The Odyssey Essay
Classic literature often provides insight to an ancient society, their values, and their beliefs. Many books that are considered classics today focus on ancient Rome and Greece. Revenge, hubris, and other themes, and the relation of this book to modern life, classifies the poem The Odyssey by Homer, translated by Fitzgerald, as a classic. For this reason, it is still read today.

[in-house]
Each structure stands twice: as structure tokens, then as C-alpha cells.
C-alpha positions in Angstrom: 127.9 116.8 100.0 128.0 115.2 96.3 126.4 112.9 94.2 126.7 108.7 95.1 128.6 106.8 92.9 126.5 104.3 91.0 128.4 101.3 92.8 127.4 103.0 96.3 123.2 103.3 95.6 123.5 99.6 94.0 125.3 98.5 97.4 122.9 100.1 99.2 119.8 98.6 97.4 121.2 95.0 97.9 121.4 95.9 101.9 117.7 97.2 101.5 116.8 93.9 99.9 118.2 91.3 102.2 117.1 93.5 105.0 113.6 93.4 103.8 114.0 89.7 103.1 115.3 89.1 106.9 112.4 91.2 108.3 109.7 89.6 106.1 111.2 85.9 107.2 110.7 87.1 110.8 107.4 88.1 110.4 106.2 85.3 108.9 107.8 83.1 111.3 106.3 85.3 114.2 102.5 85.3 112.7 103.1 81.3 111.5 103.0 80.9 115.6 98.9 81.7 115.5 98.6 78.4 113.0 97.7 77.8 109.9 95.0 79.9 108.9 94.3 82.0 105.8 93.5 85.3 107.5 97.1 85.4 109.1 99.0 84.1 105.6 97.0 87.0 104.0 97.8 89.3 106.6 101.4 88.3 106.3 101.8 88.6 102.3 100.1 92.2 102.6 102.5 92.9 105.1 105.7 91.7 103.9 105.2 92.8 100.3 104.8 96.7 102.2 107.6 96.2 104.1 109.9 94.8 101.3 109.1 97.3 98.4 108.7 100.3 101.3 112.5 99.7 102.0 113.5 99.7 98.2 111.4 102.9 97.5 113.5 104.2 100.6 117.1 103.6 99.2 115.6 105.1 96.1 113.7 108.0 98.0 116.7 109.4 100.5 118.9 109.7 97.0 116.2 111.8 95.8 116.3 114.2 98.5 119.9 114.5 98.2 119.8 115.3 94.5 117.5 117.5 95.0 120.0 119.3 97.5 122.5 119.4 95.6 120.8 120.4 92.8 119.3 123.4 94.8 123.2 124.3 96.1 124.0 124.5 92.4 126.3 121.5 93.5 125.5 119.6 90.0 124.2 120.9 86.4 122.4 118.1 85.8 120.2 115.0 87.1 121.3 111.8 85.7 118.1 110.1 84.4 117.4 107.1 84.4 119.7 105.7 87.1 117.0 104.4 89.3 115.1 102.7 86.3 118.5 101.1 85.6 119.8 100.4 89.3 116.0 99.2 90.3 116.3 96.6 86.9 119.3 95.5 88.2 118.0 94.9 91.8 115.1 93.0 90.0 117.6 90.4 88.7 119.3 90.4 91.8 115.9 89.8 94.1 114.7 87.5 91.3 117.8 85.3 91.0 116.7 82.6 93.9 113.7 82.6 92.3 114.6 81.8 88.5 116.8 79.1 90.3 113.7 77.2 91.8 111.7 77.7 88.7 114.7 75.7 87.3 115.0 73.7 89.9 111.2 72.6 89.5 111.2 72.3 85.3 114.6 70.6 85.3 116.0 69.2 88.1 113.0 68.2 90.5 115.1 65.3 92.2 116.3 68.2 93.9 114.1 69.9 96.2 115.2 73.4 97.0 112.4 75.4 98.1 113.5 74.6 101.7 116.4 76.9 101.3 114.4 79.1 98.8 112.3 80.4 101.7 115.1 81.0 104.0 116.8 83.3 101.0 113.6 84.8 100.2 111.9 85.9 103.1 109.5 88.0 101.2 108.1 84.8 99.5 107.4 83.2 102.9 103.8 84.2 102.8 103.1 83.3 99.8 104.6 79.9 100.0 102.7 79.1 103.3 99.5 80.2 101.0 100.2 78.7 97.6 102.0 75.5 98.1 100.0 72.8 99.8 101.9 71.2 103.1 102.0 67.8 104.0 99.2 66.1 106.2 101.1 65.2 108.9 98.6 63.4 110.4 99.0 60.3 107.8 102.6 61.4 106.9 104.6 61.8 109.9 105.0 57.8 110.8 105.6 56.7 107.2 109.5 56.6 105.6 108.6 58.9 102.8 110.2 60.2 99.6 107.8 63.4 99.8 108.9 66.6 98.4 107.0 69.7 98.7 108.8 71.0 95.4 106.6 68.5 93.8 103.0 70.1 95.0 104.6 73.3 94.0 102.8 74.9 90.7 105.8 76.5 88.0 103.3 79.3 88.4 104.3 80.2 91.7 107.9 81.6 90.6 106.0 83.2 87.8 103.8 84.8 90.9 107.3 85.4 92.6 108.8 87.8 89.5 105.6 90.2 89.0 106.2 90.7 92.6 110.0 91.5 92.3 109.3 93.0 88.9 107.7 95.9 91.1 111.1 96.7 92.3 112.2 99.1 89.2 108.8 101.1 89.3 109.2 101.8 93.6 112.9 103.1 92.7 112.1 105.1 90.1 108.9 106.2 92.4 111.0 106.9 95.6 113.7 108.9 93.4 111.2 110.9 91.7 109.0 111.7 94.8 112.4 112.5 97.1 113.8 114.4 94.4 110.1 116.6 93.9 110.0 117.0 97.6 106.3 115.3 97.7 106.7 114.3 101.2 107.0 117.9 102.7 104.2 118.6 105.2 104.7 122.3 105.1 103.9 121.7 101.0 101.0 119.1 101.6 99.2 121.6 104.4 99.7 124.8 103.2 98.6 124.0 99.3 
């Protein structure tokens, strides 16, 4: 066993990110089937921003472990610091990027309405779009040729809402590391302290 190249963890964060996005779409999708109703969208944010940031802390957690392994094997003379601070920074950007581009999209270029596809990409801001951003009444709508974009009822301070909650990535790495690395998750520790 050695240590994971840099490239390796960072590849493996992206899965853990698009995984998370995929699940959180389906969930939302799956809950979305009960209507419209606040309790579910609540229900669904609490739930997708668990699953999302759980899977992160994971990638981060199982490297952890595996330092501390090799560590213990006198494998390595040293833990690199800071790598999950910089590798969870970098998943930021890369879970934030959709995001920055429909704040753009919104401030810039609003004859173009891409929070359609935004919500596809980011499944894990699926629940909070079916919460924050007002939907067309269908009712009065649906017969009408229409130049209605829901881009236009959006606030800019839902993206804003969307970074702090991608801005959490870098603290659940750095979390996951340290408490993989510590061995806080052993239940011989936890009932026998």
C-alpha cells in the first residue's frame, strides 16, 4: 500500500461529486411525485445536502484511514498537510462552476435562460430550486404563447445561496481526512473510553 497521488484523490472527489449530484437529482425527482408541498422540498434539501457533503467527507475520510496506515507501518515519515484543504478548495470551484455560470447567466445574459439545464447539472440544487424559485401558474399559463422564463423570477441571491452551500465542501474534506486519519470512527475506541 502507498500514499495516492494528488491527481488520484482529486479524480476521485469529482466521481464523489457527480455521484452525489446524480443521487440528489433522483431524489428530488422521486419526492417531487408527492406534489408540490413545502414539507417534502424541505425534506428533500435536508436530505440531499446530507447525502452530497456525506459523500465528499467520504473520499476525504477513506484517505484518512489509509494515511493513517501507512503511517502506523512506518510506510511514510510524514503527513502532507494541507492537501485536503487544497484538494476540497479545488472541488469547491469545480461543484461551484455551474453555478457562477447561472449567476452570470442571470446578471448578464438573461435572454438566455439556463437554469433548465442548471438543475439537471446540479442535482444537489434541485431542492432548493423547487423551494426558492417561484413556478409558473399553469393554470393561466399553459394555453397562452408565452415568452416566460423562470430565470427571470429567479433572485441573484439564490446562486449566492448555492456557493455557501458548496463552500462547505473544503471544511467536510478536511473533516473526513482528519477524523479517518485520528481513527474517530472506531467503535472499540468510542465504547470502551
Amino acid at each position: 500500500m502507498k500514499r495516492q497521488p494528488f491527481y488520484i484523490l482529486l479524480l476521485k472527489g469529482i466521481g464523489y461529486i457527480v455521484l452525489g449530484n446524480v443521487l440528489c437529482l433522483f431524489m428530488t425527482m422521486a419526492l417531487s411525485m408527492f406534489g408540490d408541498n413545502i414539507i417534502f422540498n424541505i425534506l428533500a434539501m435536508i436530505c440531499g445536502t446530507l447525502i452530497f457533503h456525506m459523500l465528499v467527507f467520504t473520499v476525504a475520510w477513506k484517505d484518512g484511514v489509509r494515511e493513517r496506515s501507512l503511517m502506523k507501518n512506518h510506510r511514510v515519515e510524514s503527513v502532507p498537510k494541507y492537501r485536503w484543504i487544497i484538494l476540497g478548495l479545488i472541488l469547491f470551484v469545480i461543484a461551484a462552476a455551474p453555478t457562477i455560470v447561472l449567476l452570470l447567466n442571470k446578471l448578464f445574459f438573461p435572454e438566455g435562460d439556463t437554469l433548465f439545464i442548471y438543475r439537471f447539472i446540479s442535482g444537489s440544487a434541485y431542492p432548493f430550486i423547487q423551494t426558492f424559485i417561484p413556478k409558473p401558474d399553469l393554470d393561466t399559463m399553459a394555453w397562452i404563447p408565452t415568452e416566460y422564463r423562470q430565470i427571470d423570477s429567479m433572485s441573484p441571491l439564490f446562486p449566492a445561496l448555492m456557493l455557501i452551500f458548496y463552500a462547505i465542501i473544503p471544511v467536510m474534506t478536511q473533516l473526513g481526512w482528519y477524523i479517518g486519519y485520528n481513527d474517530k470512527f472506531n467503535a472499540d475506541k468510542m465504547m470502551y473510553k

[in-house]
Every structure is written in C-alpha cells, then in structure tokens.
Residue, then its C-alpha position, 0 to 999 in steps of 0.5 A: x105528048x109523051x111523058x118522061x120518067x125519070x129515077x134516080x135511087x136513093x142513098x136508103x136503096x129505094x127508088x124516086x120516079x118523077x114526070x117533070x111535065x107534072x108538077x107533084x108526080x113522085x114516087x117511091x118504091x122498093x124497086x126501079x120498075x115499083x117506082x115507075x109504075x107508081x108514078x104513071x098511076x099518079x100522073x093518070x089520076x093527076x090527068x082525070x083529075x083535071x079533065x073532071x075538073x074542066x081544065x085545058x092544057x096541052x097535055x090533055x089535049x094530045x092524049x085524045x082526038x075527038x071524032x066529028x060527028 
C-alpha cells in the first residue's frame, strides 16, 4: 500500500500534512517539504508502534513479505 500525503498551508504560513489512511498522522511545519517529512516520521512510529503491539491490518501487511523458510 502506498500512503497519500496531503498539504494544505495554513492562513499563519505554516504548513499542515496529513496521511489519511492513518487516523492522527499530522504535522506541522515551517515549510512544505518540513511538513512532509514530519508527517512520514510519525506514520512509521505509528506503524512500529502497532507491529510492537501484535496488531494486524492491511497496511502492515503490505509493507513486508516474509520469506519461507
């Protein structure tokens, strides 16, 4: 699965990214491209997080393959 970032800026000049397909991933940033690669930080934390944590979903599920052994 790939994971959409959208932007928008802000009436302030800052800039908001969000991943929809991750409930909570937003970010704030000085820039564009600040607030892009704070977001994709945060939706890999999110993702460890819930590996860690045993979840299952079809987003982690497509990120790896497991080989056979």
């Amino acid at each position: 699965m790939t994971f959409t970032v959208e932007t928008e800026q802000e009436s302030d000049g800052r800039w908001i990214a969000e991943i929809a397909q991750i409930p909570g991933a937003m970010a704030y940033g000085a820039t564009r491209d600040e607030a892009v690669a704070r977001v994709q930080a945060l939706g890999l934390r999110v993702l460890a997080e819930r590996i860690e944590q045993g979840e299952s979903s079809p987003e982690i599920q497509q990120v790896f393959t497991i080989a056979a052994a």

Classic themes of The Odyssey are a reason that it is a timeless tale. The concept of revenge is often shown throughout Odysseus’ journey. The reason Odysseus kills the suitors is to avenge their plunder of his abode. Odysseus kills Antinoos first since he was the leader of the suitors. Not only do mortals believe in revenge, the gods do too. They encourage Odysseus to take revenge, and Zeus even sends a thunderbolt down to signal the right time for Odysseus to strike. Another theme in the Odyssey is hubris. In most classic, the hero or protagonist demonstrates this quality. This was followed up on in The Odyssey, where Odysseus was the character who demonstrated hubris the most. After he blinded Polyphemos and successfully escaped, he screamed out his name to the monster, who did not know his real identity previous to this. This was a mistake caused by his excessive pride, because he wanted the Cyclops to know that he, Odysseus, was powerful enough to blind the son of Poseidon. Polyphemos then prayed to his father that Odysseus would have a long and difficult journey, which of course Poseidon honored. Lastly, the use of the loom in The Odyssey helps to make the poem a timeless classic. The loom is used multiple times by women throughout the story. It often demonstrates hearth and home. Penelope uses it to trick the suitors. She says that she must complete the shroud of Laertes before she chooses a new suitor. This makes the suitors respect Penelope since it displayed her kindness and honor. In reality, Penelope was really avoiding marriage by unweaving the shroud...
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